Monday, September 23, 2019

Goofy 911 call in Missouri focuses mostly on a threat I never made and a gun I never had -- and that's because my lawyer-brother, David Shuler, made it all up

A 911 call that started with an allegation that I had threatened to shoot any law-enforcement officer who tried to evict Carol and me, quickly changed to an admission that I had said no such words -- and ended with the revelation that my lawyer-brother David Shuler instigated the call and made the whole "threat story" up.

The call, from Burrell Behavioral Heath case manager Joshua Davis, starts veering off the tracks with the claim that I had a gun. (Video/audio of 911 call is embedded at the end of this post.) Other than a BB gun I received as a Christmas gift at about age 12, I had never owned a gun in my life, up to the time of the call. Kathryn Mays, who had been assigned as my social worker, can be heard whispering to Davis throughout the call, and much of the misinformation apparently comes from her.

In fact, Davis does not seem to know what he's doing, or why he's even placing a 911 call for a matter he admits up front is a "non-emergency." The 911 dispatcher, a young woman named Maggie, seems to be saying, "Why are you calling me, and what on earth do you want us to do about it?" She really would have been dumbfounded if she had known almost everything she was told was false.

The call includes moments that are downright comical. Davis tries to explain that he is calling because Burrell has a "duty to warn."

That prompts Maggie to say, "I'm not sure what 'warrant' you're talking about."

"I said 'duty to warn.'" Davis explains.

"Oh . . . OK," says Maggie, in a tone that suggests she still has no idea why he's calling.

Does Burrell actually have a "duty to warn" under Missouri state law? If so, I haven't been able to find it. There is this little item called medical confidentiality in many jurisdictions, and Burrell didn't seem to have a problem trampling mine -- going so far as to make up things I didn't say. Here's how the call begins:

Josh: I work with case management, and we have a client with Burrell who threatened to shoot anyone if they came to evict him from his house.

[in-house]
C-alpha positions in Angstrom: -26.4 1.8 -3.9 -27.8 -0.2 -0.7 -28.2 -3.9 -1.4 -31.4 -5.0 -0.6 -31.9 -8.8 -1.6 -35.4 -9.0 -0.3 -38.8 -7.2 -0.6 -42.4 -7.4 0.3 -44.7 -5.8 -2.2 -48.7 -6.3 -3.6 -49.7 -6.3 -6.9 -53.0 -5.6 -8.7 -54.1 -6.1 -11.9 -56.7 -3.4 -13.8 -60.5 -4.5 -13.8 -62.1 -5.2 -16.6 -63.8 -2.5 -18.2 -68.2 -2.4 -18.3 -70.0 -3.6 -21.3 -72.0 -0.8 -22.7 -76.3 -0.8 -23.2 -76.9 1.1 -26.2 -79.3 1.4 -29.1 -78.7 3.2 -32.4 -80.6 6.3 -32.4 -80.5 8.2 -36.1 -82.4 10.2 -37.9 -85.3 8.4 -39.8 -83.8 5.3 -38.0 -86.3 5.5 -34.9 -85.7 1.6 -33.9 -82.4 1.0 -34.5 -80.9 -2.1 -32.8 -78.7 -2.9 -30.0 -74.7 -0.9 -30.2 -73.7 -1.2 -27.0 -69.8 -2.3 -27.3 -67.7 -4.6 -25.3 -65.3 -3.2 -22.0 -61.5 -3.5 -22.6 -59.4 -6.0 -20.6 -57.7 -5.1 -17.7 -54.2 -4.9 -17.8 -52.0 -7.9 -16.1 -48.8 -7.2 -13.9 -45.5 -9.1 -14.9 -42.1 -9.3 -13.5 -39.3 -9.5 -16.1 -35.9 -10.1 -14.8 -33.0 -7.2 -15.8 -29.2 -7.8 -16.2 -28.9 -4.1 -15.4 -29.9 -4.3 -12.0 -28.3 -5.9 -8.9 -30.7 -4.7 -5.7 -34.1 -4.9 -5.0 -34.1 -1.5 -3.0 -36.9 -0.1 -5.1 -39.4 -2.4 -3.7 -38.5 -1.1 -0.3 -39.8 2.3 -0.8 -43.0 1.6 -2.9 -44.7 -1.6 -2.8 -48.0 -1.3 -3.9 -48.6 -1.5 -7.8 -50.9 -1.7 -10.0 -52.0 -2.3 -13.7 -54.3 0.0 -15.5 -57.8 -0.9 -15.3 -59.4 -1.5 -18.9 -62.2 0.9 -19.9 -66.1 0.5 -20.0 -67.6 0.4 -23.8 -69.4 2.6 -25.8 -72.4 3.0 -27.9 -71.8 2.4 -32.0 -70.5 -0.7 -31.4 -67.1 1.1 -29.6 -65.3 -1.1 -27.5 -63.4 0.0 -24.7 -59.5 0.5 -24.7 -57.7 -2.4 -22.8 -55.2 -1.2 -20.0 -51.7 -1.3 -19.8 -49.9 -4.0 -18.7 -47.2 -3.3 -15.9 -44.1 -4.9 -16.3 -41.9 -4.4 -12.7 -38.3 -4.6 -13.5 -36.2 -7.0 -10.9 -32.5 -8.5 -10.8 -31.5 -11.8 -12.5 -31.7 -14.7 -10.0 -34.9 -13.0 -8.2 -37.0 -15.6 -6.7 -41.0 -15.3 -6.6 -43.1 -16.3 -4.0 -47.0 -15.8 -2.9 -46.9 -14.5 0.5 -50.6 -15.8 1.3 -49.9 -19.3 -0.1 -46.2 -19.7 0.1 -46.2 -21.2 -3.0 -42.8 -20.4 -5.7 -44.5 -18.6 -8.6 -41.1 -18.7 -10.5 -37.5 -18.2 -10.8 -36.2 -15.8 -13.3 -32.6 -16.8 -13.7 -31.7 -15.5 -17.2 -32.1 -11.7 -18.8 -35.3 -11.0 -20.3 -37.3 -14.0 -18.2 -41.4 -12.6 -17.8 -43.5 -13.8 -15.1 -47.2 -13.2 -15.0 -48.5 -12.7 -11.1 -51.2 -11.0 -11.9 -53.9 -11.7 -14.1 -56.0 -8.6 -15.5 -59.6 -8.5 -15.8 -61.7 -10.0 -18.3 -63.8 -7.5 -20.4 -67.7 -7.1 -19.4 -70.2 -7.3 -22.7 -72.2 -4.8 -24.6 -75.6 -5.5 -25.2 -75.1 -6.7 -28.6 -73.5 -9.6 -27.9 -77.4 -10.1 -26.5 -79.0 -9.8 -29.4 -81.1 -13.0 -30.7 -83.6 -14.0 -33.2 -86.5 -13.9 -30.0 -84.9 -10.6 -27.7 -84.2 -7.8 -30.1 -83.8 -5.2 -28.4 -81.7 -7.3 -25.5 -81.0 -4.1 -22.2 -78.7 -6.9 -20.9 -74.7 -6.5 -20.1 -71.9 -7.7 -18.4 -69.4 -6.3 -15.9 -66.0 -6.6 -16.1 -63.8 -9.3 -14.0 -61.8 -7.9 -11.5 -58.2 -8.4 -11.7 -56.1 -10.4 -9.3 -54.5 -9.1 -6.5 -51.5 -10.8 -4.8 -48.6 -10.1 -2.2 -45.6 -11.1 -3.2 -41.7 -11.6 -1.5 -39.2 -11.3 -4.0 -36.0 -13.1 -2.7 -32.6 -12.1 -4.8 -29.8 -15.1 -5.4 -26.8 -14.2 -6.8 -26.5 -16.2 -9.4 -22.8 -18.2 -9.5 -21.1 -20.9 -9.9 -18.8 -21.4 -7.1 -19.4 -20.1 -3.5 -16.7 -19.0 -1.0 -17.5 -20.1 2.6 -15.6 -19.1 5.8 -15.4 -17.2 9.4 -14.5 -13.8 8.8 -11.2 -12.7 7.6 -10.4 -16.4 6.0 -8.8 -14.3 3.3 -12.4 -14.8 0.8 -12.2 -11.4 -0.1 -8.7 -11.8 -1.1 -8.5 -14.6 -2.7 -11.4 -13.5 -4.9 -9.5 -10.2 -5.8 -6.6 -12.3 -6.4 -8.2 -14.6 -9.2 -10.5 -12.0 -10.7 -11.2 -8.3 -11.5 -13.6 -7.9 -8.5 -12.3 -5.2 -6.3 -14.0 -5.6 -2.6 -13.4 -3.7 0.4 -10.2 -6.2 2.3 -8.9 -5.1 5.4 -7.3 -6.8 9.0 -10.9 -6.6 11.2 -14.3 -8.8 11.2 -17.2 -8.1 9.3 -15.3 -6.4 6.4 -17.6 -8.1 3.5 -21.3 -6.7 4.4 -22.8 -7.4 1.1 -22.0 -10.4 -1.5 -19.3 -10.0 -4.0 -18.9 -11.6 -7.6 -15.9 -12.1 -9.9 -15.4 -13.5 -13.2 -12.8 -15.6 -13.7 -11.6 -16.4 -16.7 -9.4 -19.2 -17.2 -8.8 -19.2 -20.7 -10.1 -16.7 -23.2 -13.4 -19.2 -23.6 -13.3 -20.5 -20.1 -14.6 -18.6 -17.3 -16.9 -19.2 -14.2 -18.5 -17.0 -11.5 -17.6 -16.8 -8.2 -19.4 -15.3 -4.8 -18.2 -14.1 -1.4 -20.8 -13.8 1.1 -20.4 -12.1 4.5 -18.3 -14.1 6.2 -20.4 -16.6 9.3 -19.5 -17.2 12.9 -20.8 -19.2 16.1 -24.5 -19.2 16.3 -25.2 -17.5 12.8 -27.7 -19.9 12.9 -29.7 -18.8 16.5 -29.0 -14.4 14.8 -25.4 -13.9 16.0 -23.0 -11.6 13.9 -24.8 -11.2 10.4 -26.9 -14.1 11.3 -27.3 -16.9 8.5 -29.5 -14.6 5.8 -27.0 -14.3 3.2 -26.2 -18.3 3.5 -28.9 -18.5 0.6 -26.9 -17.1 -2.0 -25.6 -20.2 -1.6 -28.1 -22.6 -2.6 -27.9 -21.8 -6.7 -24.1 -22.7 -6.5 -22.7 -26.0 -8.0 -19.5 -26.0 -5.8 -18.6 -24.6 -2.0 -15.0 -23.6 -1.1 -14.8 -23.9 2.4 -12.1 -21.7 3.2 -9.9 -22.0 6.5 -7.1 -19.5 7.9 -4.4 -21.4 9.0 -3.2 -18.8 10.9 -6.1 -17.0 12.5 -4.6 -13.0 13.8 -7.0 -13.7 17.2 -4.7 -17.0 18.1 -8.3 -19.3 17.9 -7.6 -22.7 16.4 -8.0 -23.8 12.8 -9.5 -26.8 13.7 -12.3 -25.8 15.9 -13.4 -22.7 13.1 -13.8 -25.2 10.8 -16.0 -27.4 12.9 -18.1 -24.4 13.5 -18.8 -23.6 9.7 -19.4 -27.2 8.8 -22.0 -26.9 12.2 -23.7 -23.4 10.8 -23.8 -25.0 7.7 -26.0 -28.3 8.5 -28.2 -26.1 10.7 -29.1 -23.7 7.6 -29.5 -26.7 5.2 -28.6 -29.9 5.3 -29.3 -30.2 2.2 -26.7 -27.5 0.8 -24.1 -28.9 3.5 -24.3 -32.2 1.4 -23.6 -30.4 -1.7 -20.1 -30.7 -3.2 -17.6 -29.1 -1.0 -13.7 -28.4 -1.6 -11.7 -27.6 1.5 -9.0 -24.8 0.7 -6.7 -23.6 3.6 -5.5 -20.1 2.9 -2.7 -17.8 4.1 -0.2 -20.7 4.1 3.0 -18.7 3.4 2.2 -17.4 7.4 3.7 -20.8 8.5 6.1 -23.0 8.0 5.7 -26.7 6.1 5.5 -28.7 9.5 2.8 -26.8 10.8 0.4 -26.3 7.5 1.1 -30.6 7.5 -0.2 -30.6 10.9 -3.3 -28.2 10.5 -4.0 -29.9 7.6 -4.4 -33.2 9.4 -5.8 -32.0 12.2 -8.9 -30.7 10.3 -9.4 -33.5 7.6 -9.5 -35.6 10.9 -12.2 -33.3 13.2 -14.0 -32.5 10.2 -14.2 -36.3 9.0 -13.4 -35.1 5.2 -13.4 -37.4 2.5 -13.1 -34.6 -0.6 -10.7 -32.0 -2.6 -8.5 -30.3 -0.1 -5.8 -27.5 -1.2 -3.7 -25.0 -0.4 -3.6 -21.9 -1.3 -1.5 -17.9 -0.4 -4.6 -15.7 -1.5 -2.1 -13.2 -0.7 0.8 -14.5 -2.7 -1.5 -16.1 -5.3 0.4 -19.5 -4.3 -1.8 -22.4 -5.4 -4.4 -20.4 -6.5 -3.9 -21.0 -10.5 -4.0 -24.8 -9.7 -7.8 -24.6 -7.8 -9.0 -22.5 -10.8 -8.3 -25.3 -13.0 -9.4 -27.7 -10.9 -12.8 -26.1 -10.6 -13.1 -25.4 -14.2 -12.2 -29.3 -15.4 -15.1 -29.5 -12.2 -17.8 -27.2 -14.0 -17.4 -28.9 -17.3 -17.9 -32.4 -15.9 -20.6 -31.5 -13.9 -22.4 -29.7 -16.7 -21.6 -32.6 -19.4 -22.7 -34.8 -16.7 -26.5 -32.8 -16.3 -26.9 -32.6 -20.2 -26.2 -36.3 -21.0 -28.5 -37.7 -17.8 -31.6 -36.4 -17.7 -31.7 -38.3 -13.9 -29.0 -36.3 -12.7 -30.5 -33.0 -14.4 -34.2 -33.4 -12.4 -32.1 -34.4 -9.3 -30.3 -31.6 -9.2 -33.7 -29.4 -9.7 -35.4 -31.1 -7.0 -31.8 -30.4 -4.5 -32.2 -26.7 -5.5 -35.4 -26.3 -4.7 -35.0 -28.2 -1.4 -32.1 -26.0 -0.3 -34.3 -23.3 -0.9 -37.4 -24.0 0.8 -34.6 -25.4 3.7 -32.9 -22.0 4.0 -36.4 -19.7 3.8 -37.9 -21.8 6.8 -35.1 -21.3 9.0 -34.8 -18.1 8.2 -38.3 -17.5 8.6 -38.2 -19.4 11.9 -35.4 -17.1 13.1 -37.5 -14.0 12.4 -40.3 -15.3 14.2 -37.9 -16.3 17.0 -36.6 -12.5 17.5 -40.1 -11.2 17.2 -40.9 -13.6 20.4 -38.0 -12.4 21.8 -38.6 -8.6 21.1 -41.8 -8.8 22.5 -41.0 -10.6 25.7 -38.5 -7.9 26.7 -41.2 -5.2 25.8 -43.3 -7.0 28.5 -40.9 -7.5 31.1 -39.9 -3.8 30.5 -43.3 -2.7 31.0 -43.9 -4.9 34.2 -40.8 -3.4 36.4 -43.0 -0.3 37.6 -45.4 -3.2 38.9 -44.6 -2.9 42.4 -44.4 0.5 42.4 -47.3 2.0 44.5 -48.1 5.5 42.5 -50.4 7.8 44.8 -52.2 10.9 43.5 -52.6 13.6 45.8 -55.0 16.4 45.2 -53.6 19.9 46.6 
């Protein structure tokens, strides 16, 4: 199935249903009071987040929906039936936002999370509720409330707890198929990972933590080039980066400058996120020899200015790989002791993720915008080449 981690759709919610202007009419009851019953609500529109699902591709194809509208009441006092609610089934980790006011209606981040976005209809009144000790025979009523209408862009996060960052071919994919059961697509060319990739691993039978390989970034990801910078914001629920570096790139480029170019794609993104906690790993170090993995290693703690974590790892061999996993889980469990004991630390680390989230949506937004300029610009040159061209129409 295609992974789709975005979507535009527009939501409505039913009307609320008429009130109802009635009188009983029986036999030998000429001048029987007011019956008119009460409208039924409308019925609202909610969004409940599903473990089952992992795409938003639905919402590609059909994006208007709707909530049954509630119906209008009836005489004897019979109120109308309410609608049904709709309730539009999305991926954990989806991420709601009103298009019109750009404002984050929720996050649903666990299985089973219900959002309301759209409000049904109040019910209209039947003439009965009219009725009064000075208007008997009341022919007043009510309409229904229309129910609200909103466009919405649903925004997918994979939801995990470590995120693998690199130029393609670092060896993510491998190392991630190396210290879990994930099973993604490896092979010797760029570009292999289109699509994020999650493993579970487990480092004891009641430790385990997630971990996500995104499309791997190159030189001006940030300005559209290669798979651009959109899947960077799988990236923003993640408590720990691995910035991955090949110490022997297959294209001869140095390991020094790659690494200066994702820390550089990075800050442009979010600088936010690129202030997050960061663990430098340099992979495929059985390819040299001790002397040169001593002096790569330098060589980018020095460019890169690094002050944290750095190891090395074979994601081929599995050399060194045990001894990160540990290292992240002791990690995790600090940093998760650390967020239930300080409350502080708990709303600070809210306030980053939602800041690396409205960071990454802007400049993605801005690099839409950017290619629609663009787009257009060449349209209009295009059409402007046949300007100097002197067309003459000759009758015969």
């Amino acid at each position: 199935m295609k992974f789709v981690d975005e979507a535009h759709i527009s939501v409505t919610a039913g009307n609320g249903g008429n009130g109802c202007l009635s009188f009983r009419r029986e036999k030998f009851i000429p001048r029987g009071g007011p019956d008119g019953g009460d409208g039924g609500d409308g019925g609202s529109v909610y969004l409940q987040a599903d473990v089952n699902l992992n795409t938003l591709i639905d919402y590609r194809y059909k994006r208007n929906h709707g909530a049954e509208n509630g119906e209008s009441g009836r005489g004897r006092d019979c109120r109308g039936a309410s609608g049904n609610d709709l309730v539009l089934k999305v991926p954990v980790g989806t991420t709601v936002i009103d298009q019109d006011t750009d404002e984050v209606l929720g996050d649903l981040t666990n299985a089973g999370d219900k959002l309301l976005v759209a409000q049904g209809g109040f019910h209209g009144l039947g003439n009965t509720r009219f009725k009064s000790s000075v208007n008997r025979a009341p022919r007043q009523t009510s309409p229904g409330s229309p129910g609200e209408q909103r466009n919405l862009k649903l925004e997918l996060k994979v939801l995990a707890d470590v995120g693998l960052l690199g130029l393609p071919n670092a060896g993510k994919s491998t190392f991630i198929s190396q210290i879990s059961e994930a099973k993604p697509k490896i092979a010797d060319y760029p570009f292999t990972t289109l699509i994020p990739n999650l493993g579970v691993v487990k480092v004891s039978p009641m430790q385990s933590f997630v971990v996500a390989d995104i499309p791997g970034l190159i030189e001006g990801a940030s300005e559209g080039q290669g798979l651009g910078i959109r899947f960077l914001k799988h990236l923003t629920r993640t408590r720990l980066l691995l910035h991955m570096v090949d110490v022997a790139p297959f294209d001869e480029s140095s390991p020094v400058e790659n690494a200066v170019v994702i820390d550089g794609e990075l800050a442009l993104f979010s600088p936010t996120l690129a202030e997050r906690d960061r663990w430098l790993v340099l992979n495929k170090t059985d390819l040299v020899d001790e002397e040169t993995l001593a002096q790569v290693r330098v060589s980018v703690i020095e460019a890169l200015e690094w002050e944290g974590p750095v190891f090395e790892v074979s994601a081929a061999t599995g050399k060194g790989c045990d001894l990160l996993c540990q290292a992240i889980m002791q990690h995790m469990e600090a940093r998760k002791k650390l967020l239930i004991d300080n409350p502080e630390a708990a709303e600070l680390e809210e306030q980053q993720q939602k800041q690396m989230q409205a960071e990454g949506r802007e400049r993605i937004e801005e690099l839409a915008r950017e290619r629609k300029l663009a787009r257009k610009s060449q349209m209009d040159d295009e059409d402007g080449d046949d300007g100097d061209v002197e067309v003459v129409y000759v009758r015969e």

Maggie: Is he being evicted?

Josh: Yes, there has been an eviction notice posted at the house. Part of our duty to warn, according to one of my supervisors, is that I need to let the Greene County Sheriff's Office know, in case they send somebody out there, that he has threatened to shoot anyone . . . or not . . . well he's threatened to protect his home, I believe is his words. And he has a gun.

Notice that in the span of a minute or so, I've gone from threatening to shoot anyone who comes to evict to threatening to "protect my home." These people apparently don't realize there are a lot of steps you can take to "protect your home" that don't involve shooting anyone -- including legal steps, in court, that are supposed to ensure you are not unlawfully evicted. Do the people at Burrell think it's unlawful to protect your home against intruders? Apparently they do. Did any of them think to ask, "Is this threatened eviction unlawful, as Roger says?" Apparently not.

Trust me when I say it's otherworldly to hear people talking about you on a 911 call -- about a threat you never made and a gun you never had.

It gets even more bizarre when Maggie asks Davis if I have any tattoos. Me, a tattoo? I wouldn't be caught dead with one. But you can tell Maggie is making the assumption that I'm a criminal, so I must be covered in tattoos. Then, there is this:

Maggie: He has a gun, you said. Any other weapons that you know of?

Josh: None, that we know of.

Maggie: Would he be under the influence of anything? (Oh great, I'm a criminal AND a druggie.)

Josh: He takes medication for his mental illness that we work with him, but no other drugs . . . (Hey, you forgot my crystal meth. I love me some crystal meth!)

Maggie: What kind of mental illness does he have?

Josh: PTSD and major depression. (You aren't going to mention I was thrown in jail five months for blogging in Alabama? That doesn't qualify as trauma? And depression is considered mental illness? Hell, 7/8 of the country must be mentally ill then.)

Maggie: Is he a veteran?

Josh: No ma'am.

Maggie: Do you think he is at home, at that location, now.

Josh: Yes, most likely.

Remember, all of this hullabaloo -- on what is supposed to be a phone line for emergencies -- largely is about a threat I did not make and a gun I did not have. So who was at the heart of all this baloney? We will address that in an upcoming post.

(To be continued)


Anonymous said...

Aside from anything about you, LS, this was a totally inappropriate use of the 911 system. I believe it's a crime in most states to use 911 in A fraudulent or abusive fashion.

Anonymous said...

Hard to believe employees of a mental-health facility don't know better than to use 911 this way. Do they train these people at all?

Anonymous said...